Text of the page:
Tasted, Read and Drunk Along the Way

2013 Boudreaux

“A Dismal Bordeaux Vintage Hits the Market”

“A disappointing harvest may deflate prices further”


“Closed, tannic and gritty”, not a country and western band but one of several similar notes I made during the Bordeaux tasting event I attended earlier this year, concluding with, “The Pomerols (wine region) are hard as rocks and have no fruit”.

The grand ballroom at the Drake Hotel, site of the tasting, was only half filled as most Château’s chose not to make the trip – as you might imagine. That said the entire vintage is not a failure but you’re hard-pressed to find any of the classic red wine that you’d be looking for. I found a St. Émilion to be drinking well with lovely bright fruit and its price of $55 very reasonable.

Whine 1The true bottom line is the 2013 Bordeaux vintage tastes the least fabulous of all the recent vintages that I have been privileged to try and it’s not really their fault. Vineyards were damaged by cold weather in May, summer hailstorms, and rain and rot at harvest time, did I mention the hail? The grapes that survived were picked early and yielded the smallest harvest since 1991.

As a result the wine production in Bordeaux will drop 23 percent this year, to 543 million bottles and the top-ranked châteaux have cut prices for the 2013 vintage by more than 25 percent.

The following are snapshot ratings aging potential and brief harvesting notes from the Wine Spectator magazine for 2013 Bordeaux. I’ve never seen entire French vintages rated less than 90 points. My suggestion is to look back to the 2012 vintage and while also not great is certainly better, much more approachable and very affordable.

Rating Potential Tasting Notes
84 Drink Cool start and wet finish; saved by warm, dry July and August. But disease pressure was very high and harvest on the early side disease pressure was very high and harvest on the early side. Reds are light and sometimes angular; Margaux least successful of Left Bank AOCs
86 Drink Merlot generally soft and forward but prime spots on limestone and gravel handled late rains better. Cabernet Franc also performed well, bolstering Pomerol and St.-Émilion. More consistent overall than Left Bank

Clear Your Pallet

Throughout the morning, the judges diligently cleansed their palates with still and sparkling water, two types of bread, Graber olives and roast beef.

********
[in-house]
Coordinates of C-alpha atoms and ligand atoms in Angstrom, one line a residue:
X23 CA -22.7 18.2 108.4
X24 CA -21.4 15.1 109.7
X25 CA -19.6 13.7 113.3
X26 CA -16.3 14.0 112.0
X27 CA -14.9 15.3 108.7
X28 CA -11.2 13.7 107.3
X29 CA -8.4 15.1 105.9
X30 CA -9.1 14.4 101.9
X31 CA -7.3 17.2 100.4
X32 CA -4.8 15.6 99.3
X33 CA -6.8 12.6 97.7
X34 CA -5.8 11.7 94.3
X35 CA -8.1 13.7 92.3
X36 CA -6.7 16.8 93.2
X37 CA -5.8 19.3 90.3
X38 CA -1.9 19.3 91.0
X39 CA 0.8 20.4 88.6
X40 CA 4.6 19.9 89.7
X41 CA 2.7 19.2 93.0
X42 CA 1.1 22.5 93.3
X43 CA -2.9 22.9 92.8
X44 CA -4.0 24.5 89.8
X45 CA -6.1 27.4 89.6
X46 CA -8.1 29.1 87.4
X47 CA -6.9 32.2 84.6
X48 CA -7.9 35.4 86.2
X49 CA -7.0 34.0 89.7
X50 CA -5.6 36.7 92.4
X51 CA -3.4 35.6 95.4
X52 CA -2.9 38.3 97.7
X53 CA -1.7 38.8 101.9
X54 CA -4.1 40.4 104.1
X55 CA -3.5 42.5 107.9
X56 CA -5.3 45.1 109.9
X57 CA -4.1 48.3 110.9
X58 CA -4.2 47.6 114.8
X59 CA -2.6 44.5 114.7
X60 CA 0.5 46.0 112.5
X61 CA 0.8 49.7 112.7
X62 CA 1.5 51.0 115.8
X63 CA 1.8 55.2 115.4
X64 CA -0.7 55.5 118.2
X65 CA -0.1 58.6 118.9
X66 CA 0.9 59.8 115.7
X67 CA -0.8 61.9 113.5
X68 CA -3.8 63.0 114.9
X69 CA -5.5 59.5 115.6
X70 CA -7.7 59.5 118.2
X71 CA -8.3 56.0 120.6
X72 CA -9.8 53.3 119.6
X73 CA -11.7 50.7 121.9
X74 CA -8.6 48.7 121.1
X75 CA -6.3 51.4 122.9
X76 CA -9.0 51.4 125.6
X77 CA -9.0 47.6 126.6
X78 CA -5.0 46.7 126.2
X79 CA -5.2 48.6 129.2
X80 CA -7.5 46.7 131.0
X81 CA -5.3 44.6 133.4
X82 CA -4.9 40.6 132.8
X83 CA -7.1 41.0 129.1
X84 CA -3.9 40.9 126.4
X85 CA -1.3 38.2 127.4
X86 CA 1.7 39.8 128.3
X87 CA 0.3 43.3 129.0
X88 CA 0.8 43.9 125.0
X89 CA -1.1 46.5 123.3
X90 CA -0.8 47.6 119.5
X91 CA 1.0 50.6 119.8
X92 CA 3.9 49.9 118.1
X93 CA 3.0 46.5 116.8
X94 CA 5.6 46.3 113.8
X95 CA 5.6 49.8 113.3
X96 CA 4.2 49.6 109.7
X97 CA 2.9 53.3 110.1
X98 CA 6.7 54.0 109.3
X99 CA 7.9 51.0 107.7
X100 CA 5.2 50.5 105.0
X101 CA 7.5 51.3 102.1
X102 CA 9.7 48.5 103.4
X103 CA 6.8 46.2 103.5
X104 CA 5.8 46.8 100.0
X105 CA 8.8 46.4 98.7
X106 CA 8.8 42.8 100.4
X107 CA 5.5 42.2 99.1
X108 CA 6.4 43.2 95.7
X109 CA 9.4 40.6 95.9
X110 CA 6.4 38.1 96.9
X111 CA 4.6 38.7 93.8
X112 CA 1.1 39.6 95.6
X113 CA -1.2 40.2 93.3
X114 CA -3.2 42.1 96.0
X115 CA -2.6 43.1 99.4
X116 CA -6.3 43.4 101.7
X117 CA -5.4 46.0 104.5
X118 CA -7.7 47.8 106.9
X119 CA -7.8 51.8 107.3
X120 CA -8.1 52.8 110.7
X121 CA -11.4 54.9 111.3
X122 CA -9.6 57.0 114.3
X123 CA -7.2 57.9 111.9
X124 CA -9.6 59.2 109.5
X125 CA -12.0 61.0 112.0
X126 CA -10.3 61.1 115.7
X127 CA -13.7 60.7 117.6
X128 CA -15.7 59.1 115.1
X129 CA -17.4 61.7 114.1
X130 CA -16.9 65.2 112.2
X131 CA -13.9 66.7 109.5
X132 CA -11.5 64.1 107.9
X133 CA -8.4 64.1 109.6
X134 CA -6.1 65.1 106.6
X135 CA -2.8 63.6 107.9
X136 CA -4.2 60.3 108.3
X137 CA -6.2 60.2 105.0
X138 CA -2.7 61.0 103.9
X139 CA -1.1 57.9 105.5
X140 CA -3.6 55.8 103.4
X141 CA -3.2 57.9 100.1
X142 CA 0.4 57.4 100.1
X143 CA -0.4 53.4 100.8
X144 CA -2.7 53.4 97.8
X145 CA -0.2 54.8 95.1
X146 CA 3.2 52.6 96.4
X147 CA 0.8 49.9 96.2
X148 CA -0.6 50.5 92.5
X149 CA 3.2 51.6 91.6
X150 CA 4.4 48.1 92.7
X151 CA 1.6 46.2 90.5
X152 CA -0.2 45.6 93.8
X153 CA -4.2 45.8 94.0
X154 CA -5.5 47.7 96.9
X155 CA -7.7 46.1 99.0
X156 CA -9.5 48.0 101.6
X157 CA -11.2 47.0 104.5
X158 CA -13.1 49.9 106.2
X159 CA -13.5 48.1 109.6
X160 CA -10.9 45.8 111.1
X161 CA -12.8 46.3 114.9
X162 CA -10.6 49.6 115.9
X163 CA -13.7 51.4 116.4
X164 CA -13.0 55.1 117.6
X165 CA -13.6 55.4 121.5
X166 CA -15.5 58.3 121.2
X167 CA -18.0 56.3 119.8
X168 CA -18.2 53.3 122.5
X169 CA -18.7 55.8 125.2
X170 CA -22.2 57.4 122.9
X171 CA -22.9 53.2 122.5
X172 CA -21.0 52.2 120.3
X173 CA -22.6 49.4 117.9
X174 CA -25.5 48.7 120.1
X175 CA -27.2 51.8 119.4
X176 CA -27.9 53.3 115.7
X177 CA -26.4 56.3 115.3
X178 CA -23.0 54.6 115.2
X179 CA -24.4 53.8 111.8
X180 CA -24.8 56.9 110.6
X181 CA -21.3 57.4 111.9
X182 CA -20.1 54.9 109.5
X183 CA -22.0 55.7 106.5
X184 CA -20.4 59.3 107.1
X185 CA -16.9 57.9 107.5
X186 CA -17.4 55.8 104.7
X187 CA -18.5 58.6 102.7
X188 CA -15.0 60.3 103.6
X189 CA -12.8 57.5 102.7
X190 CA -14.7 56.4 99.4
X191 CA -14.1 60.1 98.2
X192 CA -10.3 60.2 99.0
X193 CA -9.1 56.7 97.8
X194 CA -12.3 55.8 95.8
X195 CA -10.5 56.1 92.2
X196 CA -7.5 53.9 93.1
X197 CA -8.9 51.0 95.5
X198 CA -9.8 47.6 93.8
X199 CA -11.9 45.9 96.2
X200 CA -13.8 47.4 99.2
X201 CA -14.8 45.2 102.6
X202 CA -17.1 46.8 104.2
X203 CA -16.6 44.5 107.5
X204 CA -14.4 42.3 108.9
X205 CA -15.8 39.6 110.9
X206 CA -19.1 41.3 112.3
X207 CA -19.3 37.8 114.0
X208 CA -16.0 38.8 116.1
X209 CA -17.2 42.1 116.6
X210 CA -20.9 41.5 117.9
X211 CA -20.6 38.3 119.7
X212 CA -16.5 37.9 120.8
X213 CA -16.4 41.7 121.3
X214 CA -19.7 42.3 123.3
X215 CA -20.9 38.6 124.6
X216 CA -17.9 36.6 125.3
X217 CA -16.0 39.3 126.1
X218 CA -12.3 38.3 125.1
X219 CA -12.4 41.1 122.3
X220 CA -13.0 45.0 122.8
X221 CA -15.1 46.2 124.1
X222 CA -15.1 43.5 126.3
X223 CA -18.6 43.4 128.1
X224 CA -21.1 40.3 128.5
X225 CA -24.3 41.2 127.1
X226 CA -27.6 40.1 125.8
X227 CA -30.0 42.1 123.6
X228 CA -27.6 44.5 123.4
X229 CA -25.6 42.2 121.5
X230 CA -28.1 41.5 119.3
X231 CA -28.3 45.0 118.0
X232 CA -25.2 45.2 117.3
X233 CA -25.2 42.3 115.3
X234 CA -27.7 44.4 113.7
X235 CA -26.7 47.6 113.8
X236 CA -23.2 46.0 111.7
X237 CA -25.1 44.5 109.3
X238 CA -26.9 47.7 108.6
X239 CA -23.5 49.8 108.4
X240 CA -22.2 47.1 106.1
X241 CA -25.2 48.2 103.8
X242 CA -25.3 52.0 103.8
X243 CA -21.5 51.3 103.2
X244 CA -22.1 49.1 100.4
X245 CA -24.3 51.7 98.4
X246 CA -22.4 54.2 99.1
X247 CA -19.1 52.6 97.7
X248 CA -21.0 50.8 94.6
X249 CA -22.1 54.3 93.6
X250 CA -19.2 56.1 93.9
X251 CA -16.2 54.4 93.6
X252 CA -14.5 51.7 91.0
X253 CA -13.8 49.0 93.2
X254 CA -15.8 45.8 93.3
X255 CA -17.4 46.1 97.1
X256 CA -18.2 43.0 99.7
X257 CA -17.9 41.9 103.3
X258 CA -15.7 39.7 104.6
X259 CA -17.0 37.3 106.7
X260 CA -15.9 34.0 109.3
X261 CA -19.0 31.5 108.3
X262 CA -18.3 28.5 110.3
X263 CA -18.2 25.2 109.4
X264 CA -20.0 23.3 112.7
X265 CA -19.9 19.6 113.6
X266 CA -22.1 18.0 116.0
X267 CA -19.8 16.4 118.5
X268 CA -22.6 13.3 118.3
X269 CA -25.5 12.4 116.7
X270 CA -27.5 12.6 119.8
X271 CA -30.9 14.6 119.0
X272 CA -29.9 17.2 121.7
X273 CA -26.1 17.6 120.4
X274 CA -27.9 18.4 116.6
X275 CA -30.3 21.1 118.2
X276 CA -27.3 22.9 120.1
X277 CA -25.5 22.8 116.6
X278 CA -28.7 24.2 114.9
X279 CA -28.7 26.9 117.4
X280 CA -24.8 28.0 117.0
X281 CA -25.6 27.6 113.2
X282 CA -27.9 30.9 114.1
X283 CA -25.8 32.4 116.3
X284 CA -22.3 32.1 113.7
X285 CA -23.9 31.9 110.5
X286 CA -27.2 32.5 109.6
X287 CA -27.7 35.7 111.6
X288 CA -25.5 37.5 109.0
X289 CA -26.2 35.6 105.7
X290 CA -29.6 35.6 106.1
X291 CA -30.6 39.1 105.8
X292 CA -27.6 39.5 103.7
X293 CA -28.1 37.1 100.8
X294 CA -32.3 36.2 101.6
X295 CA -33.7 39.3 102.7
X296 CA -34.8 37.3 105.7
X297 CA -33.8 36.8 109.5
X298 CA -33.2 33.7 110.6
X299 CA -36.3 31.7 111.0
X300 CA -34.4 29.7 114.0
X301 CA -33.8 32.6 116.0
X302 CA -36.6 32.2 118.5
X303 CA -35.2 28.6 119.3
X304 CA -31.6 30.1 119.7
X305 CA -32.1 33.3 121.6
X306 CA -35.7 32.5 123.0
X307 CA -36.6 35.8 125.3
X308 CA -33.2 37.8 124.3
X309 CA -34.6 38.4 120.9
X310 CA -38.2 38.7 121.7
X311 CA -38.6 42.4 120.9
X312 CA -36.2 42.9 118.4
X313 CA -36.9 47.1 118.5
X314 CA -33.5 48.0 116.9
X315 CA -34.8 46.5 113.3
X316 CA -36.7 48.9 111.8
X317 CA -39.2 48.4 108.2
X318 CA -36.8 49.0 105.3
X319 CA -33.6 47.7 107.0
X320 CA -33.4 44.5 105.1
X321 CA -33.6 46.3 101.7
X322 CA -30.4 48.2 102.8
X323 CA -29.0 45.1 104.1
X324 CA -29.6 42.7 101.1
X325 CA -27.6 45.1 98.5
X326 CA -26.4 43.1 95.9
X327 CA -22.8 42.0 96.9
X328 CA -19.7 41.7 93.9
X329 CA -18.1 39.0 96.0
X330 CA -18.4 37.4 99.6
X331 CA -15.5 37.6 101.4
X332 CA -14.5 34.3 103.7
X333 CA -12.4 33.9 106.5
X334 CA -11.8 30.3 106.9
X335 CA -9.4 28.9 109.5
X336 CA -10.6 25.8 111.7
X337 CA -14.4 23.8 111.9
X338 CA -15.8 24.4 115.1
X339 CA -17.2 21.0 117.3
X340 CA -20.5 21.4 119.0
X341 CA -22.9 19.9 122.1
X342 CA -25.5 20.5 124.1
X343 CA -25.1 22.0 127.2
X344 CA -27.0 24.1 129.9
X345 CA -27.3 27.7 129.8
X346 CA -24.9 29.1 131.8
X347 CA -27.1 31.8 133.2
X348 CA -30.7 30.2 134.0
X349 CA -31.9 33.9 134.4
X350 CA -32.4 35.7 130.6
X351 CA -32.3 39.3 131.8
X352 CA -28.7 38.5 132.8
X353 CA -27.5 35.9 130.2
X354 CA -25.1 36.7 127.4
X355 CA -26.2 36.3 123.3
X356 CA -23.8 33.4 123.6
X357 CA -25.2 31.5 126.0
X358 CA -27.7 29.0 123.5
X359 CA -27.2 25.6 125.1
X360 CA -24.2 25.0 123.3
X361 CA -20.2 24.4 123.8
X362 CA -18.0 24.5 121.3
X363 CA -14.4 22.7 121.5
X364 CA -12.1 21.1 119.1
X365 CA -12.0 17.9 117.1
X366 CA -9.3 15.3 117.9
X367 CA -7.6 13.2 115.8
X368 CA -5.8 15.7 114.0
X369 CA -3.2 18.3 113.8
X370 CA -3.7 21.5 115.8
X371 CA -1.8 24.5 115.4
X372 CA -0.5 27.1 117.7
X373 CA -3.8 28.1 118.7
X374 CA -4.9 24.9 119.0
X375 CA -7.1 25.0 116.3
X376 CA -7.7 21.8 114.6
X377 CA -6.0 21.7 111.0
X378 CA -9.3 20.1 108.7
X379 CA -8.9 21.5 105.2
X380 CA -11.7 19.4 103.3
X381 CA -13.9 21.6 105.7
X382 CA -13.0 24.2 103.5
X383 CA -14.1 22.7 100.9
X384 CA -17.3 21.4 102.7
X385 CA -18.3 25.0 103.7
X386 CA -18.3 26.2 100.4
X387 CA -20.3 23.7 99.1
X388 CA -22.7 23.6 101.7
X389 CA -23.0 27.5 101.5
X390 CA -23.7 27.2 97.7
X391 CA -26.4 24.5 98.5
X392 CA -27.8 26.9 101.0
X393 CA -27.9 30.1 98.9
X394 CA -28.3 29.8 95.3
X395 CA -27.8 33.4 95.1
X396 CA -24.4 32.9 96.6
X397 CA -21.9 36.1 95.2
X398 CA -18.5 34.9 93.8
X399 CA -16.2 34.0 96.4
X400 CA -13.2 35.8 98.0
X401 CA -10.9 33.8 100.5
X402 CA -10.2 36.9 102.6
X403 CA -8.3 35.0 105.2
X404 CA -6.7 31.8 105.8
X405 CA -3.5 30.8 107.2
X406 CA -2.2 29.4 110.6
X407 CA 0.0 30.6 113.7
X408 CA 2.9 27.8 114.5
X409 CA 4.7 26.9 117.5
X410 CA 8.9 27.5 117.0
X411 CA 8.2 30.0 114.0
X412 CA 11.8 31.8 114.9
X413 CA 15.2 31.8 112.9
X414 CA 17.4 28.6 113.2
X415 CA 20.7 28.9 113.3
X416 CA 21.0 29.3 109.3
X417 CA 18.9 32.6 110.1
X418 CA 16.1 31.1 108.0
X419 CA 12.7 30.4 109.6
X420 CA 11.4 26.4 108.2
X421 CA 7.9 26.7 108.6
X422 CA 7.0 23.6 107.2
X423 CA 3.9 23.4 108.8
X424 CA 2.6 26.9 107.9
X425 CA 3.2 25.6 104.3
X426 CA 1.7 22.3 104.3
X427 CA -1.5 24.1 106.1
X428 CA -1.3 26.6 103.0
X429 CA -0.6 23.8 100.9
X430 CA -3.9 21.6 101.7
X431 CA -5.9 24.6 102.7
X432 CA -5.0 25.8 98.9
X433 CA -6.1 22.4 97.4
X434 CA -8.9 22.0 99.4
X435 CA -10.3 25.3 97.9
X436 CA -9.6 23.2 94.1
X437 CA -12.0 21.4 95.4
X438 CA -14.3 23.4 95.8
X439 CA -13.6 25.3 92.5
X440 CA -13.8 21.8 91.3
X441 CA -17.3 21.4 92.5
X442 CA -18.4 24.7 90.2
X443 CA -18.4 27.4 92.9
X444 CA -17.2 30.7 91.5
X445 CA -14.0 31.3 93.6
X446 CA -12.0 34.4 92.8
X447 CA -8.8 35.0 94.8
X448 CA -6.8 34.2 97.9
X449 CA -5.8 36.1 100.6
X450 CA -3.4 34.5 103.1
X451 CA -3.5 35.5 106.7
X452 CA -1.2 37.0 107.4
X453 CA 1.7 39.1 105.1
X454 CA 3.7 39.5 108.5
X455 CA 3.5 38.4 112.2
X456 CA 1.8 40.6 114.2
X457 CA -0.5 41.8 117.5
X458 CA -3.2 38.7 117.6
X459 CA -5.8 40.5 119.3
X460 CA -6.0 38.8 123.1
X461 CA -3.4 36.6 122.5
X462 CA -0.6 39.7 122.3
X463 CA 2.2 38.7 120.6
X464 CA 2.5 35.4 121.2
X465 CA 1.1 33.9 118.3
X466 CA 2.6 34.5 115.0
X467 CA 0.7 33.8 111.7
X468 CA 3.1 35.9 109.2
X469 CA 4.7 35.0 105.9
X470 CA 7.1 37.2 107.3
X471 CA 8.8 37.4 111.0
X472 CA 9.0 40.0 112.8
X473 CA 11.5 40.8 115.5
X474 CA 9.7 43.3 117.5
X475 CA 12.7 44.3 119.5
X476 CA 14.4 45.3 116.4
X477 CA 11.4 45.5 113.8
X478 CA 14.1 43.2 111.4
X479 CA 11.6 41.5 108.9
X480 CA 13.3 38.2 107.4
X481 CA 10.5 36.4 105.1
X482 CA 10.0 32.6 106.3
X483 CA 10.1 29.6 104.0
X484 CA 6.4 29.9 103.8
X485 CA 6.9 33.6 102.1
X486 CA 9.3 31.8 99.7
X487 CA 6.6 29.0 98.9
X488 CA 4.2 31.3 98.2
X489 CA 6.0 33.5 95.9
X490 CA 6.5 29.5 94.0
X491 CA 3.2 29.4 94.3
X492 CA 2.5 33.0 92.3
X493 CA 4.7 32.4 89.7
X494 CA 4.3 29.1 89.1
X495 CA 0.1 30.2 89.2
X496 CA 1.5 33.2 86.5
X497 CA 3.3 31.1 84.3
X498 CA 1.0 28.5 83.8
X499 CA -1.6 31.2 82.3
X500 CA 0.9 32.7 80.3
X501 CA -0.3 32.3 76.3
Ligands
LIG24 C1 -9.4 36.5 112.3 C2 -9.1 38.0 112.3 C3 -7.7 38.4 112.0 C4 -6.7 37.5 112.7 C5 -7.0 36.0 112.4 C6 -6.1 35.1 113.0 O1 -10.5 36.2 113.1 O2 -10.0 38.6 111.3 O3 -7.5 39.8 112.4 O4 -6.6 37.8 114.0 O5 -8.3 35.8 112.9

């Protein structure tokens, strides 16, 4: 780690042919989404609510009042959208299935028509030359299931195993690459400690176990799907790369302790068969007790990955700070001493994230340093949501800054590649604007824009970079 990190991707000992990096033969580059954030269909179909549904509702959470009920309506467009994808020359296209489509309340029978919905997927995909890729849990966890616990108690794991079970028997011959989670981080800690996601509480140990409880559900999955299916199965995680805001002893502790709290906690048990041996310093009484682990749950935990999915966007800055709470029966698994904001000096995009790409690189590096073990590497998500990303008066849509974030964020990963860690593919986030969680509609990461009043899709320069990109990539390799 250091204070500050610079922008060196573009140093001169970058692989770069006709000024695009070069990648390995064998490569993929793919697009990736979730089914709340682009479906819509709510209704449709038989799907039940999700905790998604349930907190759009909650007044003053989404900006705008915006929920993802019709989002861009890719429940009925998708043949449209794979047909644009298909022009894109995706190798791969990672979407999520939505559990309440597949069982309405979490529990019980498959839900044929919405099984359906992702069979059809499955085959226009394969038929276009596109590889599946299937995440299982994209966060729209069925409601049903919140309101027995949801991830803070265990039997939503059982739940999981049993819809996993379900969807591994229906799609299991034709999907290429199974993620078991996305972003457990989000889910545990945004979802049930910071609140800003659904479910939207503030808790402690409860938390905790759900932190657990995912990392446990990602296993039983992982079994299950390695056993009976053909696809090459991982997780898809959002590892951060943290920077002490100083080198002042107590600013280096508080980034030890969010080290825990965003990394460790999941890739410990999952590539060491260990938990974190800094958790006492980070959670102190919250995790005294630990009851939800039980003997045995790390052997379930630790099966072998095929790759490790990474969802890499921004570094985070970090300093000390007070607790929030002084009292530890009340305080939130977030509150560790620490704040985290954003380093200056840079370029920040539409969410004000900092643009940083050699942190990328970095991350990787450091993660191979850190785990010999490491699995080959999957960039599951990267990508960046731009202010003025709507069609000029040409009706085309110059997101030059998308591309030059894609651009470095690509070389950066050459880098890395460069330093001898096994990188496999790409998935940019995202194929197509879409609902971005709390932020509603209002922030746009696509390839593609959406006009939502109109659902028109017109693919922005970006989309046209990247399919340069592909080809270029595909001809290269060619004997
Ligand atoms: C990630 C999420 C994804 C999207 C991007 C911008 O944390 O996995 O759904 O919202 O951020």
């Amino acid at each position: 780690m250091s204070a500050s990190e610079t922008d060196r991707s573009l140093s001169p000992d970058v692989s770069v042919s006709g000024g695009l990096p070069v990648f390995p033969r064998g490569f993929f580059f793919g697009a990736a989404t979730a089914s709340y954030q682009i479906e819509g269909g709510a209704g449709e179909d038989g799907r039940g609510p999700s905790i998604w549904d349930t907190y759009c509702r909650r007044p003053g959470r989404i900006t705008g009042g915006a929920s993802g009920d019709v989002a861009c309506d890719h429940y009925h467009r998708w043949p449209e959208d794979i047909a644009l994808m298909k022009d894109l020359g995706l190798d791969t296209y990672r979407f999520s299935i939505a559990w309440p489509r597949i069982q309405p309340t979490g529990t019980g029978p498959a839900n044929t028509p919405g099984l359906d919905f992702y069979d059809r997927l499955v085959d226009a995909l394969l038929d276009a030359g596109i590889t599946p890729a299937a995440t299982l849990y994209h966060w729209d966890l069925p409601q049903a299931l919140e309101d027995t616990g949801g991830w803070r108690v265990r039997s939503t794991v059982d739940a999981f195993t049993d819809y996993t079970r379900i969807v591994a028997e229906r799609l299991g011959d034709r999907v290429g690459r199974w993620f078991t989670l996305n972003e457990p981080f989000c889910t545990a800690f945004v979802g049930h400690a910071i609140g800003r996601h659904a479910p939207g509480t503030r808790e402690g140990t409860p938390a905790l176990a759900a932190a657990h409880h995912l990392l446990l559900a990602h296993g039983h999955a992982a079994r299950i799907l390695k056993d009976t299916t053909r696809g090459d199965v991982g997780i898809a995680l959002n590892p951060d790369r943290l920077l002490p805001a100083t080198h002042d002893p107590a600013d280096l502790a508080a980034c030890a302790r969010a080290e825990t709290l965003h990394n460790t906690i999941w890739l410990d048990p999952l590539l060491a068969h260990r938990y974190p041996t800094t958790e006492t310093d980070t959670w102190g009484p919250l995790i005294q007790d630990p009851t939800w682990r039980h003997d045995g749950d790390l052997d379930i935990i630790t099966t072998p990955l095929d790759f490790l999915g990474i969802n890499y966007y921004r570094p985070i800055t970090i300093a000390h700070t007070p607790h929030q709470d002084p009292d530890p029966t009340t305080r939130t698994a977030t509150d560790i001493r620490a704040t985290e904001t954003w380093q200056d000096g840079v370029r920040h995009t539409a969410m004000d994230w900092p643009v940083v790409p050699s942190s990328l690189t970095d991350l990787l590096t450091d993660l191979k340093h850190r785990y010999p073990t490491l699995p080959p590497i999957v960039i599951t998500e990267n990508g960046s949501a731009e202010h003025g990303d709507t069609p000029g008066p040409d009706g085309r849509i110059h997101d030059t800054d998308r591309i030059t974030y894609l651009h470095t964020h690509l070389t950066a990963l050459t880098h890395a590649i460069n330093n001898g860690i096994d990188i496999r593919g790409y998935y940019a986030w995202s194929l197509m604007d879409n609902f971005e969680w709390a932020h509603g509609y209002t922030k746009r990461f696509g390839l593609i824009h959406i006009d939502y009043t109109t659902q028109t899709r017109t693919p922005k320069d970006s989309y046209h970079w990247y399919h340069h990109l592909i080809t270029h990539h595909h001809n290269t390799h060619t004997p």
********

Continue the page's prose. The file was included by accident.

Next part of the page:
“The olives take the tannins away,” said Debra Del Fiorentino, whose company Wine Competition Management and Production manages all the competition logistics. “Roast beef lightens the tannins that build up on the back of your tongue.”

The preceding note was part of a larger article reporting on a big tasting of North Coast Sonoma wines in the Santa Rosa Press Democrat.

graber olivesI will admit that while I often see olives along with many cheeses and cured meats as well as crackers and bread I’ve never see just olives and roast beef on tasting tables, but it sounds like a good, practical idea – I’ll have to try it.

“Graber Olives: meaty, with a superb nutlike flavor. The natural full ripeness and flavor have been preserved by selecting and carefully processing only the fully tree-ripened fruit.” -Graber Web site


North Coast grape acreage losing ground

Vineyard acreage declined slightly across much of the North Coast in 2015 for the second consecutive year, with dips in Sonoma, Napa and Mendocino counties offset by robust growth in Lake County, according to recent reports.

Napa, home to the most expensive vineyard land in the nation, lost 378 acres of vineyards, declining to 45,537 acres. Sonoma shed 399 acres of vineyards, declining to 59,575 acres. And Mendocino County dropped 30 acres, to 17,303 acres.

Lake County, where grape prices and vineyard development costs are far lower than in Napa and Sonoma, increased the amount of land planted in grapes by nearly 8 percent. The county’s growers added 672 new acres of vineyards last year, bringing the total to 9,454 acres.